Don't Sell -- Hedge In May and Go Away
|Apple last year was a terrific example of selling in May -- but only if bought again in June.|
The 2007 and 2008 SPY charts make a convincing argument that indeed only fools hold stocks beyond May. Ignoring dividends earned, Investors buying SPY at the close of May 2007 have been underwater since January 2008. Unfortunately, dividends are not enough to push buyers over the top and realize a gain. On the other hand, even though diving off a cliff following May 2008, SPY has already recovered. We all want to believe we will correctly time the next market drop, but most are unable to consistently.
Apple last year was a terrific example of selling in May -- but only if bought again in June. Apple's price did close June down from May. Unfortunately, absent a subsequent repurchase, sitting out of Apple results in watching a 60% price rise without you. Again, most astute investors will leave precision timing to active traders.
Sirius last year provided our best example for selling in May. Sirius' price at the end of May 2011 was $2.35, just off a recent 52-week high made in the same month. No monthly closing price has been higher, and the May high remains the highest price paid since. Travel back one or two years (but not three) and once again an impressive run is missed; further proof how difficult timing entries and exits may be. (Oliver Pursche wrote an intriguing sell in May article explaining why this may be the wrong year to "go away in May.")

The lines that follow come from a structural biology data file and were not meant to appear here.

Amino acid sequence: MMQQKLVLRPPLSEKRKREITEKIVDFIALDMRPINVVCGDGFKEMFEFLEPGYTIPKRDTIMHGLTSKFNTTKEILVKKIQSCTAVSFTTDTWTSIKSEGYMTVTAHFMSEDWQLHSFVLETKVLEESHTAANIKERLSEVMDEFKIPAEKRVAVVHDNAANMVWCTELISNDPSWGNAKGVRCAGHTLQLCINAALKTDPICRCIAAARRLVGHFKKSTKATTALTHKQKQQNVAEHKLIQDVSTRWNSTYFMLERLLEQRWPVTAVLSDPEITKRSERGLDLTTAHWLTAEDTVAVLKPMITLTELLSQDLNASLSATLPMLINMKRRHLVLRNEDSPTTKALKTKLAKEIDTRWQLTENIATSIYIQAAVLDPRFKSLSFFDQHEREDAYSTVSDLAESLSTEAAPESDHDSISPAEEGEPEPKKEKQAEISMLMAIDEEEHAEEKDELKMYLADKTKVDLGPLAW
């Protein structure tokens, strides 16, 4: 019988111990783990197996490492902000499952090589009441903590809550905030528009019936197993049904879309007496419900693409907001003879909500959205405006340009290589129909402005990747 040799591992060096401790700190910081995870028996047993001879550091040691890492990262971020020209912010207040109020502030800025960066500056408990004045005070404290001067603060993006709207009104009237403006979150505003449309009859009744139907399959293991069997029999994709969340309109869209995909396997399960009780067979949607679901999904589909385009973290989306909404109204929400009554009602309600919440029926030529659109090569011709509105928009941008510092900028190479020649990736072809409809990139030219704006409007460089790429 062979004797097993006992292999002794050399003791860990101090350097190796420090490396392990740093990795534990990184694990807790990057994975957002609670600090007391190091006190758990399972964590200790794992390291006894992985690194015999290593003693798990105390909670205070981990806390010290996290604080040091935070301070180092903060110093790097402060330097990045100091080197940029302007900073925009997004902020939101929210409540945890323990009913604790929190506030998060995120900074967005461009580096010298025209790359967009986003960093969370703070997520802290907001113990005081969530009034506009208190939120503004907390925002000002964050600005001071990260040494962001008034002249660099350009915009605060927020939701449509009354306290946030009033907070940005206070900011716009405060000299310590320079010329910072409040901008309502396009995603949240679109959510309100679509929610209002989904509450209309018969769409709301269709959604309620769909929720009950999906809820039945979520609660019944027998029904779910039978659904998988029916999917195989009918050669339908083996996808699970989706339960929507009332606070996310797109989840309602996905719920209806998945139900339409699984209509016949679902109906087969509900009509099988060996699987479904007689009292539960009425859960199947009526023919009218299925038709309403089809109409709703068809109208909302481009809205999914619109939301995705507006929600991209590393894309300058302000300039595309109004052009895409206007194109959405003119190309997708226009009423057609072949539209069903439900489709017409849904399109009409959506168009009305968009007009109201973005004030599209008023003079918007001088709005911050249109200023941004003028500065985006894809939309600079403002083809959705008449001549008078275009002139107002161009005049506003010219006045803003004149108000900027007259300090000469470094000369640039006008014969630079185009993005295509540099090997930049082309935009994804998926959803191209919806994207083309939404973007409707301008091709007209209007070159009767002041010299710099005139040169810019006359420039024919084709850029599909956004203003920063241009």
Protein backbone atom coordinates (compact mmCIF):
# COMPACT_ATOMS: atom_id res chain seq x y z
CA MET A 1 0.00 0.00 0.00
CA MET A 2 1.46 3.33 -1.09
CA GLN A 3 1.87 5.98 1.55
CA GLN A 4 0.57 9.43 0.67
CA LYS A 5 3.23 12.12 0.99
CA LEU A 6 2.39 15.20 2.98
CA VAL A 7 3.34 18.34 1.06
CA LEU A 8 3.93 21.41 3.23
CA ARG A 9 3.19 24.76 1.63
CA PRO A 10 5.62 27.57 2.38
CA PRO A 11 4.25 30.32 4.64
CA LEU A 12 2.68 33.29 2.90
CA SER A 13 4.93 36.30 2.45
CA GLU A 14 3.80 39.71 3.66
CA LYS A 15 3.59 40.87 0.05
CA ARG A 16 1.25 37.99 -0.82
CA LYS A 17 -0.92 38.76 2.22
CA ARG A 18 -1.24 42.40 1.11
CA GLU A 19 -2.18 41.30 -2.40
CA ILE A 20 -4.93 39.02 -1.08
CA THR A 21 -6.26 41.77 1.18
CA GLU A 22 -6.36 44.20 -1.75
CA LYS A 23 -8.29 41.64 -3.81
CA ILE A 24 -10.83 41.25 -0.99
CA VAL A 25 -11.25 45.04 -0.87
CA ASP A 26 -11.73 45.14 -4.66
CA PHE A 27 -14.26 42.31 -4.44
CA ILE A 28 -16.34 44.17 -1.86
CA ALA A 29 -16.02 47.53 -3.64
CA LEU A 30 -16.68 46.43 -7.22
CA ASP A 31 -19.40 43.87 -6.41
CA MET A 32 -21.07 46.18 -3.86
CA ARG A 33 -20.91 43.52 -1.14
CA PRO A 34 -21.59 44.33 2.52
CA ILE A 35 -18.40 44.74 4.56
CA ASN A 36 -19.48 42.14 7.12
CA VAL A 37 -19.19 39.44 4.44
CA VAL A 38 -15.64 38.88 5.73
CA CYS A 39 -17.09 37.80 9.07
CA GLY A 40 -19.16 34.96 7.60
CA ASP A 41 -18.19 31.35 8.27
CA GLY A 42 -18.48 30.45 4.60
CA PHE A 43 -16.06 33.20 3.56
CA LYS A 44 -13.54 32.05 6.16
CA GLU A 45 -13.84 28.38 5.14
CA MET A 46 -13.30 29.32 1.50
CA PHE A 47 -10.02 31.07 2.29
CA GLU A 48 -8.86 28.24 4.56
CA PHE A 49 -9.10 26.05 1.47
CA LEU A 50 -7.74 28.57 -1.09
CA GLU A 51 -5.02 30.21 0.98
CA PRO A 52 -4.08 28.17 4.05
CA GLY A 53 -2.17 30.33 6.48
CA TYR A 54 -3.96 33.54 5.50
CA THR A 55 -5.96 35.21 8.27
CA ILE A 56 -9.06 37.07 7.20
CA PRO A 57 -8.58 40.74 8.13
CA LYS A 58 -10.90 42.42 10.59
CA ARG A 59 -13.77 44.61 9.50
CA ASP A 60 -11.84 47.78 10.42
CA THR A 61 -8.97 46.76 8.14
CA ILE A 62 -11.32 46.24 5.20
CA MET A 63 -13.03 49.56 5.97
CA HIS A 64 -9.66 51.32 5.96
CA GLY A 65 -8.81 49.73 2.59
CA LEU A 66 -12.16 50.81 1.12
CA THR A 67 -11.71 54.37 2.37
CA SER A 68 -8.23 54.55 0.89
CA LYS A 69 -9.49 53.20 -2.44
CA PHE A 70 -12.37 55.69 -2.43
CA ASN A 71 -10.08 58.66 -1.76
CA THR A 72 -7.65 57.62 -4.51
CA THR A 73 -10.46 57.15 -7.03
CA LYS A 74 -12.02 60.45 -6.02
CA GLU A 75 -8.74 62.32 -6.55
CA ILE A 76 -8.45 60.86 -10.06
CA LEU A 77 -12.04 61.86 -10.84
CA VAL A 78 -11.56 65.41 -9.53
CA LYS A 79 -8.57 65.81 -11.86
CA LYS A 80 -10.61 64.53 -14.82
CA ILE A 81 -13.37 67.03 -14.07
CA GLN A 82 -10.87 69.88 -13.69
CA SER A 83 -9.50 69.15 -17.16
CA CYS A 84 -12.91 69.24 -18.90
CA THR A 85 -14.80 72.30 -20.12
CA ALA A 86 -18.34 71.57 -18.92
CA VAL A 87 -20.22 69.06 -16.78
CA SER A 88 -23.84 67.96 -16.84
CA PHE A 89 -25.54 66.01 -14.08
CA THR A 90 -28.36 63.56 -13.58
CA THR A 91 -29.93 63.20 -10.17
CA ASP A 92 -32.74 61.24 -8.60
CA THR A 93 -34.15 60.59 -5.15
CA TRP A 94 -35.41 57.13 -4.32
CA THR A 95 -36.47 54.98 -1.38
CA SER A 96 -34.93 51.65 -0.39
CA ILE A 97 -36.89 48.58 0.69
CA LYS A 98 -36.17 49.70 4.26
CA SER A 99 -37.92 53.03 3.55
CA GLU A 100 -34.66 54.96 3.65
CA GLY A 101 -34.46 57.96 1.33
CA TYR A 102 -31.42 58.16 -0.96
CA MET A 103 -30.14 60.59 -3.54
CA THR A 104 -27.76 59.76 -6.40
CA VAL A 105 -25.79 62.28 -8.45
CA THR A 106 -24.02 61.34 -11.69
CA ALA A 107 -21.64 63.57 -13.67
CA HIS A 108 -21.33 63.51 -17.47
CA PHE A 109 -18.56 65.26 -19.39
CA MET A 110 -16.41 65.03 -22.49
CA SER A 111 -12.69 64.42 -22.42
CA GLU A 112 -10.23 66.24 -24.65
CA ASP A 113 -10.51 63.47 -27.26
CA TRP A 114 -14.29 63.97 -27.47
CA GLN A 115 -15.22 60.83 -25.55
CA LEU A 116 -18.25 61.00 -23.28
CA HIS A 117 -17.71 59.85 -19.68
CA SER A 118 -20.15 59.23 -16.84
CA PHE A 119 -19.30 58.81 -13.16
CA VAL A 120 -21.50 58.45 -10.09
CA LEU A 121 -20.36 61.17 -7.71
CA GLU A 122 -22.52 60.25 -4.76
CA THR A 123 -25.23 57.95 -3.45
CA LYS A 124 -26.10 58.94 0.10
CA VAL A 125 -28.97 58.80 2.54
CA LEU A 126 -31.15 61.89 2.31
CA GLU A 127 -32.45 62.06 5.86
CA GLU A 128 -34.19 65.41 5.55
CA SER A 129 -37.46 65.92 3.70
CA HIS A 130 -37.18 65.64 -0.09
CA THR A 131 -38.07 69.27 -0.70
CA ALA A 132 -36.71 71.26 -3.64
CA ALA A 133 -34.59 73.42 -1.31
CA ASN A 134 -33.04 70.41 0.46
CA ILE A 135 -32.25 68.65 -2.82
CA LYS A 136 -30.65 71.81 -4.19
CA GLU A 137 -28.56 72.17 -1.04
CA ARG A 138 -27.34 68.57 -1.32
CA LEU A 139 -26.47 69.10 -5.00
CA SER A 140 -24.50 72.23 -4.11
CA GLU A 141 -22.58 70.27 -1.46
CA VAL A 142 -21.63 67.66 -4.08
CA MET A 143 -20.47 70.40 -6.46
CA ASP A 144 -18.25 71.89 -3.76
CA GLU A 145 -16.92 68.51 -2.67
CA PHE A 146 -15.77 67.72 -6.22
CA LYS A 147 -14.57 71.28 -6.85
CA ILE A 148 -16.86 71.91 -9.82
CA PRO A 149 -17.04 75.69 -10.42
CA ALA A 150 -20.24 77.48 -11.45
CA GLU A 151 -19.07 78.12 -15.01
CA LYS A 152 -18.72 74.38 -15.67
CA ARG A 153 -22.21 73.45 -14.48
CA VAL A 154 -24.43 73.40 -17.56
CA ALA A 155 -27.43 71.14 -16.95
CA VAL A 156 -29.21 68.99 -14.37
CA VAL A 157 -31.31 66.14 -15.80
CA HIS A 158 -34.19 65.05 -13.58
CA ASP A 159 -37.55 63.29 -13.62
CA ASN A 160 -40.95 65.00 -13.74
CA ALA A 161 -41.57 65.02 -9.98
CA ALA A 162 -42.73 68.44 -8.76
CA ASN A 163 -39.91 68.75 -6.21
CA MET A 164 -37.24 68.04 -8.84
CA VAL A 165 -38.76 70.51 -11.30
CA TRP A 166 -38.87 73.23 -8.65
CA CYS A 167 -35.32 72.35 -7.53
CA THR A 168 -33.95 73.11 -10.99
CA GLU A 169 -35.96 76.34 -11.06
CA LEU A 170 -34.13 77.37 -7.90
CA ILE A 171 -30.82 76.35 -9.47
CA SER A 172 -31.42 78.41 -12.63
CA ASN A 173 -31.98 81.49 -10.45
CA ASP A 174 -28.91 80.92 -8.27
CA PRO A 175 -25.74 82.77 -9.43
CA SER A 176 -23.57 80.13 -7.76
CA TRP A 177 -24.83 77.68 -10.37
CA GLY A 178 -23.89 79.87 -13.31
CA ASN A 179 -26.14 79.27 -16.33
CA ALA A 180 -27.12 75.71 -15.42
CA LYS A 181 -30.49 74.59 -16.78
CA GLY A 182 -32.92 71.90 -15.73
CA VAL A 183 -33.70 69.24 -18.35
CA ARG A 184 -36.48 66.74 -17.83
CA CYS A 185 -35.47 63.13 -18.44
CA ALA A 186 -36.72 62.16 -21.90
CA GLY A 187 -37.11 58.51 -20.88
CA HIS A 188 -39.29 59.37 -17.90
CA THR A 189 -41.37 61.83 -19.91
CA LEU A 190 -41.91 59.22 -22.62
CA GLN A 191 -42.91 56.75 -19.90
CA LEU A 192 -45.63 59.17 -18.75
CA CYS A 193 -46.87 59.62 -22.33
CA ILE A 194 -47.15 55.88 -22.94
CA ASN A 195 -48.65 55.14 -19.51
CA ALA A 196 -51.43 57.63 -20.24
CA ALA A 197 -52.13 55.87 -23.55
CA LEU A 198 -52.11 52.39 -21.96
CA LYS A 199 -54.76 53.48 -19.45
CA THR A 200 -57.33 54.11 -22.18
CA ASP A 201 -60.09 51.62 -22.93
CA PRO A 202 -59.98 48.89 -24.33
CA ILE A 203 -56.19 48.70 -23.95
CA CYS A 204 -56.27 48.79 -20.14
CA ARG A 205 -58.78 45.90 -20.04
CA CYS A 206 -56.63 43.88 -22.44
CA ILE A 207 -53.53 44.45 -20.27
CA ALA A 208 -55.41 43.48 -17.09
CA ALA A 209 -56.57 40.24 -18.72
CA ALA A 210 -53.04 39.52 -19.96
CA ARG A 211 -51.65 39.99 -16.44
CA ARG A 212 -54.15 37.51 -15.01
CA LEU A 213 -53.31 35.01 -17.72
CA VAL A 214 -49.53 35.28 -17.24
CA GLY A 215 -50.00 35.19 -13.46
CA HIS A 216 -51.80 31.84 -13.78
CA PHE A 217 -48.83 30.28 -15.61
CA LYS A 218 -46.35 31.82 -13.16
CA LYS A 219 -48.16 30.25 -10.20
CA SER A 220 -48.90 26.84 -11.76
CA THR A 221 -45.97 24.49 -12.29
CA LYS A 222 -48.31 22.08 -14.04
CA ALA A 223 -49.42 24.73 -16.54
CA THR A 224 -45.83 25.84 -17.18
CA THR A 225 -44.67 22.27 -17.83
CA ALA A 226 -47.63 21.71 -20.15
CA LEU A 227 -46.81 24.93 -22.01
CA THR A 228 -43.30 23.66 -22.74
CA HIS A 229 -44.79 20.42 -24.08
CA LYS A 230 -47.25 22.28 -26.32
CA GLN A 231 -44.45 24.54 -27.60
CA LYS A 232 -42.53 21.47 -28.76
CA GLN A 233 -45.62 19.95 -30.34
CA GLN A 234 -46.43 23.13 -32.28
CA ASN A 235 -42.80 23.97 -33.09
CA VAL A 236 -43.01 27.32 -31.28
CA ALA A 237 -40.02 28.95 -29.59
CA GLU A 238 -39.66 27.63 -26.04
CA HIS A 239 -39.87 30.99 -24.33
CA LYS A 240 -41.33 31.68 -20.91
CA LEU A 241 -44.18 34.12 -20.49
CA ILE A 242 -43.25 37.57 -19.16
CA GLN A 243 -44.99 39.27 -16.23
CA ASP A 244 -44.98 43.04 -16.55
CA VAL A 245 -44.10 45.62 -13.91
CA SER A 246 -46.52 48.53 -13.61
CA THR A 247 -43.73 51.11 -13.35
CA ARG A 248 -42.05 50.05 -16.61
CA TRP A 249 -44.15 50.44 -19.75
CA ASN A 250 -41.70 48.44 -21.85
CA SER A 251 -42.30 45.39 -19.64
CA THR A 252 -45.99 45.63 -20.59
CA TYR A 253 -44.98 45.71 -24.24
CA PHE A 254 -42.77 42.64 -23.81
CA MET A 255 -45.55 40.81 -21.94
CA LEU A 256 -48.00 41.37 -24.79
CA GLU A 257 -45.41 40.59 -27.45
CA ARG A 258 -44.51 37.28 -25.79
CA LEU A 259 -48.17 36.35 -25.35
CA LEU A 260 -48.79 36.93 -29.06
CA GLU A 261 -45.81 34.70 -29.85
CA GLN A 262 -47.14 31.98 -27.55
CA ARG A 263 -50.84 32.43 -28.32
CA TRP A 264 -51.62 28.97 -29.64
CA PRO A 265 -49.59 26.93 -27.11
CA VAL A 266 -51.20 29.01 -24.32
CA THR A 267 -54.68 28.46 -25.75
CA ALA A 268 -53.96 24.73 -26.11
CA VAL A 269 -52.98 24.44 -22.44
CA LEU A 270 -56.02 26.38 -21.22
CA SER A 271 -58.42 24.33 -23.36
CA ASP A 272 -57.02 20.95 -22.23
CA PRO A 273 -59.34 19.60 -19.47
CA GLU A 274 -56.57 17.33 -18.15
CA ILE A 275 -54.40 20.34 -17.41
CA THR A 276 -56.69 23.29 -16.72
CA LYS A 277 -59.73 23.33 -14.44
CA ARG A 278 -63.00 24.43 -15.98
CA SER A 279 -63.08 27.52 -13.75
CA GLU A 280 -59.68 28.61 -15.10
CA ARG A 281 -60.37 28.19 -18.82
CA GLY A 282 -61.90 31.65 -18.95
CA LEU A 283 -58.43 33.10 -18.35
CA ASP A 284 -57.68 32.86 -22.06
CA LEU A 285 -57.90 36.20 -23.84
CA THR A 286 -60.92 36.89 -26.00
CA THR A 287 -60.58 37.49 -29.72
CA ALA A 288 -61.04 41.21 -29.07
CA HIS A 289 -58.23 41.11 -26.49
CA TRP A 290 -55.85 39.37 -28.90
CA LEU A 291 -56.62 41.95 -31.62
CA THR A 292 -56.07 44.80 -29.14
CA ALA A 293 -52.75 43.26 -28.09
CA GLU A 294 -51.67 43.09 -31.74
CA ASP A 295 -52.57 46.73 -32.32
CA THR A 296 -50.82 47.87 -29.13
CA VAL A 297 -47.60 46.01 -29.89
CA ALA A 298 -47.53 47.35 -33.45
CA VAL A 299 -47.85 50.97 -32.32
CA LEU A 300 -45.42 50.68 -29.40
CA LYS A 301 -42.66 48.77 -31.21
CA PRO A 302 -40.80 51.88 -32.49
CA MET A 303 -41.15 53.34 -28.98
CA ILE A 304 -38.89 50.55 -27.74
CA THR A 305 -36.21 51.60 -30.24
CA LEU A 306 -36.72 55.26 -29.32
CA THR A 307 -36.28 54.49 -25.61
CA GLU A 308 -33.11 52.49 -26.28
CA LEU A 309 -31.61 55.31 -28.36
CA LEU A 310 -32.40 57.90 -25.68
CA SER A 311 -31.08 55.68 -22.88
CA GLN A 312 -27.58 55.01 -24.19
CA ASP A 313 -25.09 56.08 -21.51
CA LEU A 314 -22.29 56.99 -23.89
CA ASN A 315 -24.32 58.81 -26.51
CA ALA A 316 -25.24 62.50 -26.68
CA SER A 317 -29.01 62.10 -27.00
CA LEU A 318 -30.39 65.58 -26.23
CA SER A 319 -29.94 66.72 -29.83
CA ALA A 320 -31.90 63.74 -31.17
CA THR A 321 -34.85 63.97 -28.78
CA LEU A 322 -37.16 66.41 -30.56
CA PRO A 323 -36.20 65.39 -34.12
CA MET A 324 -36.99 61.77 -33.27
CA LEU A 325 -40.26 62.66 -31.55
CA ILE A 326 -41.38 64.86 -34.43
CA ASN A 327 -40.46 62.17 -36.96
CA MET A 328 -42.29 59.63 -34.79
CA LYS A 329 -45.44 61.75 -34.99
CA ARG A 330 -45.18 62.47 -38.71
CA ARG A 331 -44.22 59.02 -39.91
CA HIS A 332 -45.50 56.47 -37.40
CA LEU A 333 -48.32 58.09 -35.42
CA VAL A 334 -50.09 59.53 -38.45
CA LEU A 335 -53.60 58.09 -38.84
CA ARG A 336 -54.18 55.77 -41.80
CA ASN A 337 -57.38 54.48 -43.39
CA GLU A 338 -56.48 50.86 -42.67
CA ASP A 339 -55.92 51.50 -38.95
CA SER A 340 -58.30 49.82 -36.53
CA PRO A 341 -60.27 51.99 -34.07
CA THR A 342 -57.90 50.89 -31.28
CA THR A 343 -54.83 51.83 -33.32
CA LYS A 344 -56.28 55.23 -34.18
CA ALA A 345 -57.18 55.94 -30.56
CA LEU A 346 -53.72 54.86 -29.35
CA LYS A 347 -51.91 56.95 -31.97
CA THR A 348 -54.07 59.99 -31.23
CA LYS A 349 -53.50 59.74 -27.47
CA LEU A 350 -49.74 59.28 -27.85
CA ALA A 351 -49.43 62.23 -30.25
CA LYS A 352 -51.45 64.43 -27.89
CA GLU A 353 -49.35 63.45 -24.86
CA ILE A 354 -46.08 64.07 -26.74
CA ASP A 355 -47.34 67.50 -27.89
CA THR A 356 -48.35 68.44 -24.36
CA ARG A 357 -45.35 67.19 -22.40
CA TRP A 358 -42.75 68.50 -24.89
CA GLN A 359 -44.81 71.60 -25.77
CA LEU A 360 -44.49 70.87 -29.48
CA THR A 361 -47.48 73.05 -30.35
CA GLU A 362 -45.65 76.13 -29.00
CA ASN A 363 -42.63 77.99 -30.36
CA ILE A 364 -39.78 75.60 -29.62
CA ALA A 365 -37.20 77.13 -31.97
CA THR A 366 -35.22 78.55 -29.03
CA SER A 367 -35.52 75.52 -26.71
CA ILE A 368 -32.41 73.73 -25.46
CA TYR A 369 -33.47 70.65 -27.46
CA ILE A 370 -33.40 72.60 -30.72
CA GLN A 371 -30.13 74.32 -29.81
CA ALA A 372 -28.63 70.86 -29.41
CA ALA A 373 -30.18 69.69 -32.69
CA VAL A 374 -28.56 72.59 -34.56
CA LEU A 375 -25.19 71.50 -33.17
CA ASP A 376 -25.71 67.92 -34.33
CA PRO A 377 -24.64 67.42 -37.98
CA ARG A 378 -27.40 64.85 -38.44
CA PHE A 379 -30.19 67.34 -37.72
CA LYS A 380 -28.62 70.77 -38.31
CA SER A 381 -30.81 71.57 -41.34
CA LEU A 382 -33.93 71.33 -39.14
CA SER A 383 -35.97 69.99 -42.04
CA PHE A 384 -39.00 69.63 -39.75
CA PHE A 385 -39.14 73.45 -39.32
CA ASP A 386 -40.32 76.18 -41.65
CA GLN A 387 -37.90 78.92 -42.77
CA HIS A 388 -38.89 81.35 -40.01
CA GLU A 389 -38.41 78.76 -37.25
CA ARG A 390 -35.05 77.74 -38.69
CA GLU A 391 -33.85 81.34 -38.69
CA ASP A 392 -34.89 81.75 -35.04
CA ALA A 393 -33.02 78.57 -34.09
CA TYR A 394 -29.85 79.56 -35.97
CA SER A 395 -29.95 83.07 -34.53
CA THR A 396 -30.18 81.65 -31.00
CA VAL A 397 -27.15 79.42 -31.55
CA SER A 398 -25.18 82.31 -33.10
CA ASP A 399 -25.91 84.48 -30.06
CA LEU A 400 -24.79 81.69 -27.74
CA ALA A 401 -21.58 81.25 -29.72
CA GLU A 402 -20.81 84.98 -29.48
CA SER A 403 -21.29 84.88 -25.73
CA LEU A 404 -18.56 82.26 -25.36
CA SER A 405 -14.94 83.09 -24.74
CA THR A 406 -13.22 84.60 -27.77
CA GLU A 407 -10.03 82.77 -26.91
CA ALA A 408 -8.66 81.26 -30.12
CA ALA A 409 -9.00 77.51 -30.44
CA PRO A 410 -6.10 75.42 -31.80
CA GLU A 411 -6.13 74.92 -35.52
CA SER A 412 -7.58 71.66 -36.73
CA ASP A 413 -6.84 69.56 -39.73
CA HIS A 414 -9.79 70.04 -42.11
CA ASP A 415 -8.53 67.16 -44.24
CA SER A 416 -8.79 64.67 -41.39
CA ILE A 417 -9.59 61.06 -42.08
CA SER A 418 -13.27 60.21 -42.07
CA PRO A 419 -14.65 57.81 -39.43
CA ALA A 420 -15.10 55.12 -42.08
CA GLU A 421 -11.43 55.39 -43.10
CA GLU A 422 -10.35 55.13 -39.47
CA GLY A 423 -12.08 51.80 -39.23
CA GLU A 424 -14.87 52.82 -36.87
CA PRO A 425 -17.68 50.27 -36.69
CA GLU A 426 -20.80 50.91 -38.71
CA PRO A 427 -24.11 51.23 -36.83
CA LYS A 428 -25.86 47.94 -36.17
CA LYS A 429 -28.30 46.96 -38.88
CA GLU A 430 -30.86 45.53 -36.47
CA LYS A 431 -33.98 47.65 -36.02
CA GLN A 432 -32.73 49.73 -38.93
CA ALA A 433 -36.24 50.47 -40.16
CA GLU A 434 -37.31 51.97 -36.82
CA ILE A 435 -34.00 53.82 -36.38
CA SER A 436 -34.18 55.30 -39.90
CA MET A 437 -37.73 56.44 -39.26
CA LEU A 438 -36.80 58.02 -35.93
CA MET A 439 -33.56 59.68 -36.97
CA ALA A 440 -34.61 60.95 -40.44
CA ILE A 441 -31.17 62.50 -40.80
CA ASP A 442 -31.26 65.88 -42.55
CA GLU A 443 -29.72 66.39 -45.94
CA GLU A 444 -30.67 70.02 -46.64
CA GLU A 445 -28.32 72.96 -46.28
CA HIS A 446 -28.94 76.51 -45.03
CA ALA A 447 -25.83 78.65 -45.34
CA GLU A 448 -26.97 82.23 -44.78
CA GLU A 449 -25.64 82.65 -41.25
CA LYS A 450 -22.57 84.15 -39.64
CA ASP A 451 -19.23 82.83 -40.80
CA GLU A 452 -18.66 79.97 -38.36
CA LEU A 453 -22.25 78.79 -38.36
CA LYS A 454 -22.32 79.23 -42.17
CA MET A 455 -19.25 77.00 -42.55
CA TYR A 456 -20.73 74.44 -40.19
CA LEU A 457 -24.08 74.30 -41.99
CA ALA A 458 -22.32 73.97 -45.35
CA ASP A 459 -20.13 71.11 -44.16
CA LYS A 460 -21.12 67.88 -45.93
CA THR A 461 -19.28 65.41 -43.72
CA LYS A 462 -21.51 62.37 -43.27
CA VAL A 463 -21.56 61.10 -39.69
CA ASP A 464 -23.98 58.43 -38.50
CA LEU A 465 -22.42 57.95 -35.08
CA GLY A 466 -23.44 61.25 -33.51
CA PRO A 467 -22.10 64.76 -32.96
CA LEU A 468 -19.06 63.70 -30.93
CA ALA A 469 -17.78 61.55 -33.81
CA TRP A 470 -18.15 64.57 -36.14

Timing a stock or the market is no easy task. Tempting as liquidating stocks into cash is in today's market environment, another solution uses option hedges. Investors can sell covered calls against their shares to protect against a fall in prices, while not totally missing out if their stocks move higher.
Instead of selling SPY today for, at the time of writing, $131.53, an investor can sell the August $125 strike call for $9.50. If SPY moves lower during the summer doldrums, the call option will protect the position for the first $9.50 lower. If SPY moves higher, another $3.47 is added for a 2.6% improvement in return yield. If SPY trades flat through the entire summer, a covered call is still advantageous compared with selling.